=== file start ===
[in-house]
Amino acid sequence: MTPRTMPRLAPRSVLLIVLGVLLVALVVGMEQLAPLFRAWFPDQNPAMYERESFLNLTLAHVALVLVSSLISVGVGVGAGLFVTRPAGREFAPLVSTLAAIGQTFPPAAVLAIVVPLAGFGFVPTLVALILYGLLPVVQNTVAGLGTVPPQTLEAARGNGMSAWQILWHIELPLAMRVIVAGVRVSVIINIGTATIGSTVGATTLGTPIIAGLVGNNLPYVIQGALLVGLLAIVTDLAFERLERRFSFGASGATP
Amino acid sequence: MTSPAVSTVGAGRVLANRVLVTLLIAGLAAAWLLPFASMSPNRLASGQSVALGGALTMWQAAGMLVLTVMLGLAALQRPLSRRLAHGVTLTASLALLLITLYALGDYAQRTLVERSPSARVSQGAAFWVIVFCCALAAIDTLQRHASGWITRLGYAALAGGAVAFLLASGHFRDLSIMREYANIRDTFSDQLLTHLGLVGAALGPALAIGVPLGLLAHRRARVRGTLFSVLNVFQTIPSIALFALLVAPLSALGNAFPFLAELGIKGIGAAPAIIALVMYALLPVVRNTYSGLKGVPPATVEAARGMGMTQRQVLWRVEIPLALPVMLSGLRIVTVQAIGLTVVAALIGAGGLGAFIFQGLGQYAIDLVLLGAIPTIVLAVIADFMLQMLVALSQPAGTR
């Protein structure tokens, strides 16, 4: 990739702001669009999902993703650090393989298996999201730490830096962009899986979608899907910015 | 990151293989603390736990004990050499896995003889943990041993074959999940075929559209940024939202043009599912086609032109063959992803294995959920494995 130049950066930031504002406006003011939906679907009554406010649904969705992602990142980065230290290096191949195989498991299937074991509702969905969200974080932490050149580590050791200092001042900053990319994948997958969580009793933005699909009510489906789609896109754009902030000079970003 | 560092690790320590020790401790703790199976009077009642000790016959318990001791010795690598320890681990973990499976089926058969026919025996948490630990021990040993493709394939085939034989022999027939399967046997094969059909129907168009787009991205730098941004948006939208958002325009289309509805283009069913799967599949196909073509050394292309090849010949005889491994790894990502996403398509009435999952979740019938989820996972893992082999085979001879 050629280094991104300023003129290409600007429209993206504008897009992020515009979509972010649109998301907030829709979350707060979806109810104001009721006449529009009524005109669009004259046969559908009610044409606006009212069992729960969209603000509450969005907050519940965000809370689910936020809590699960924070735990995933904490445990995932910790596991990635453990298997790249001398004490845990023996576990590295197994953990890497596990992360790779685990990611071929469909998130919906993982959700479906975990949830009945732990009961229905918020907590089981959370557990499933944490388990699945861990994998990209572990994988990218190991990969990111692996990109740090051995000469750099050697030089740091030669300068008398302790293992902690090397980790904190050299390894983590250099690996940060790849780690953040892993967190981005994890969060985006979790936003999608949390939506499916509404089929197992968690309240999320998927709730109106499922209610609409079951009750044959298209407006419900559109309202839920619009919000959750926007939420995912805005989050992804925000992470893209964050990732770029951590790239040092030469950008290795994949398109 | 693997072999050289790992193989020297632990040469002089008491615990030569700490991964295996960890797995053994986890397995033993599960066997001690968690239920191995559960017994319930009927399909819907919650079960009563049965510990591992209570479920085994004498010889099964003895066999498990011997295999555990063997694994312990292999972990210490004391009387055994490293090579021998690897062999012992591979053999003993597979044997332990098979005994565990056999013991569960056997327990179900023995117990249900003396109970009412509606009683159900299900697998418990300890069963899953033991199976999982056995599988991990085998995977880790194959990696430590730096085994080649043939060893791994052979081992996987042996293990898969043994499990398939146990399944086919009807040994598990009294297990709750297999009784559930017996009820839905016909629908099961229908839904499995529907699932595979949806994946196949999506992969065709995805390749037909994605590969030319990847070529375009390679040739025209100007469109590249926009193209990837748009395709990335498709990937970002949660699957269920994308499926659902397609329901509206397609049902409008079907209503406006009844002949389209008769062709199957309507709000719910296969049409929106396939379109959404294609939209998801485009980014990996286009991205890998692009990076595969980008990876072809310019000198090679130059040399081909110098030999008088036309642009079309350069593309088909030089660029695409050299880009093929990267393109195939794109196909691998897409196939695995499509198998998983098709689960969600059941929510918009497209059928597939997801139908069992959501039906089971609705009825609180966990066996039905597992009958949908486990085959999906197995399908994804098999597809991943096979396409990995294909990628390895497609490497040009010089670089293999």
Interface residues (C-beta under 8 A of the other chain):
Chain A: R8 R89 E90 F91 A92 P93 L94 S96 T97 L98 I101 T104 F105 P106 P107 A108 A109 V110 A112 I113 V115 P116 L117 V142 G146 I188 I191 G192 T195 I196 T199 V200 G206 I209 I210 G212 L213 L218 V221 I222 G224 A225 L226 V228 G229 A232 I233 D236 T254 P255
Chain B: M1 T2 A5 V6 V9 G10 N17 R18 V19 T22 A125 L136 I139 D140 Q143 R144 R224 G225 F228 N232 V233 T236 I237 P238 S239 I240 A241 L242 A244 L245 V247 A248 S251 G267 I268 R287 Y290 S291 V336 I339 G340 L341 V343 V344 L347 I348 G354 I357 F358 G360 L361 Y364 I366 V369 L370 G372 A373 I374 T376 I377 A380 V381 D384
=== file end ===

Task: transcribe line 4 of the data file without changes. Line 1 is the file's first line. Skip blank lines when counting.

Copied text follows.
């Protein structure tokens, strides 16, 4: 990739702001669009999902993703650090393989298996999201730490830096962009899986979608899907910015 | 990151293989603390736990004990050499896995003889943990041993074959999940075929559209940024939202043009599912086609032109063959992803294995959920494995 130049950066930031504002406006003011939906679907009554406010649904969705992602990142980065230290290096191949195989498991299937074991509702969905969200974080932490050149580590050791200092001042900053990319994948997958969580009793933005699909009510489906789609896109754009902030000079970003 | 560092690790320590020790401790703790199976009077009642000790016959318990001791010795690598320890681990973990499976089926058969026919025996948490630990021990040993493709394939085939034989022999027939399967046997094969059909129907168009787009991205730098941004948006939208958002325009289309509805283009069913799967599949196909073509050394292309090849010949005889491994790894990502996403398509009435999952979740019938989820996972893992082999085979001879 050629280094991104300023003129290409600007429209993206504008897009992020515009979509972010649109998301907030829709979350707060979806109810104001009721006449529009009524005109669009004259046969559908009610044409606006009212069992729960969209603000509450969005907050519940965000809370689910936020809590699960924070735990995933904490445990995932910790596991990635453990298997790249001398004490845990023996576990590295197994953990890497596990992360790779685990990611071929469909998130919906993982959700479906975990949830009945732990009961229905918020907590089981959370557990499933944490388990699945861990994998990209572990994988990218190991990969990111692996990109740090051995000469750099050697030089740091030669300068008398302790293992902690090397980790904190050299390894983590250099690996940060790849780690953040892993967190981005994890969060985006979790936003999608949390939506499916509404089929197992968690309240999320998927709730109106499922209610609409079951009750044959298209407006419900559109309202839920619009919000959750926007939420995912805005989050992804925000992470893209964050990732770029951590790239040092030469950008290795994949398109 | 693997072999050289790992193989020297632990040469002089008491615990030569700490991964295996960890797995053994986890397995033993599960066997001690968690239920191995559960017994319930009927399909819907919650079960009563049965510990591992209570479920085994004498010889099964003895066999498990011997295999555990063997694994312990292999972990210490004391009387055994490293090579021998690897062999012992591979053999003993597979044997332990098979005994565990056999013991569960056997327990179900023995117990249900003396109970009412509606009683159900299900697998418990300890069963899953033991199976999982056995599988991990085998995977880790194959990696430590730096085994080649043939060893791994052979081992996987042996293990898969043994499990398939146990399944086919009807040994598990009294297990709750297999009784559930017996009820839905016909629908099961229908839904499995529907699932595979949806994946196949999506992969065709995805390749037909994605590969030319990847070529375009390679040739025209100007469109590249926009193209990837748009395709990335498709990937970002949660699957269920994308499926659902397609329901509206397609049902409008079907209503406006009844002949389209008769062709199957309507709000719910296969049409929106396939379109959404294609939209998801485009980014990996286009991205890998692009990076595969980008990876072809310019000198090679130059040399081909110098030999008088036309642009079309350069593309088909030089660029695409050299880009093929990267393109195939794109196909691998897409196939695995499509198998998983098709689960969600059941929510918009497209059928597939997801139908069992959501039906089971609705009825609180966990066996039905597992009958949908486990085959999906197995399908994804098999597809991943096979396409990995294909990628390895497609490497040009010089670089293999």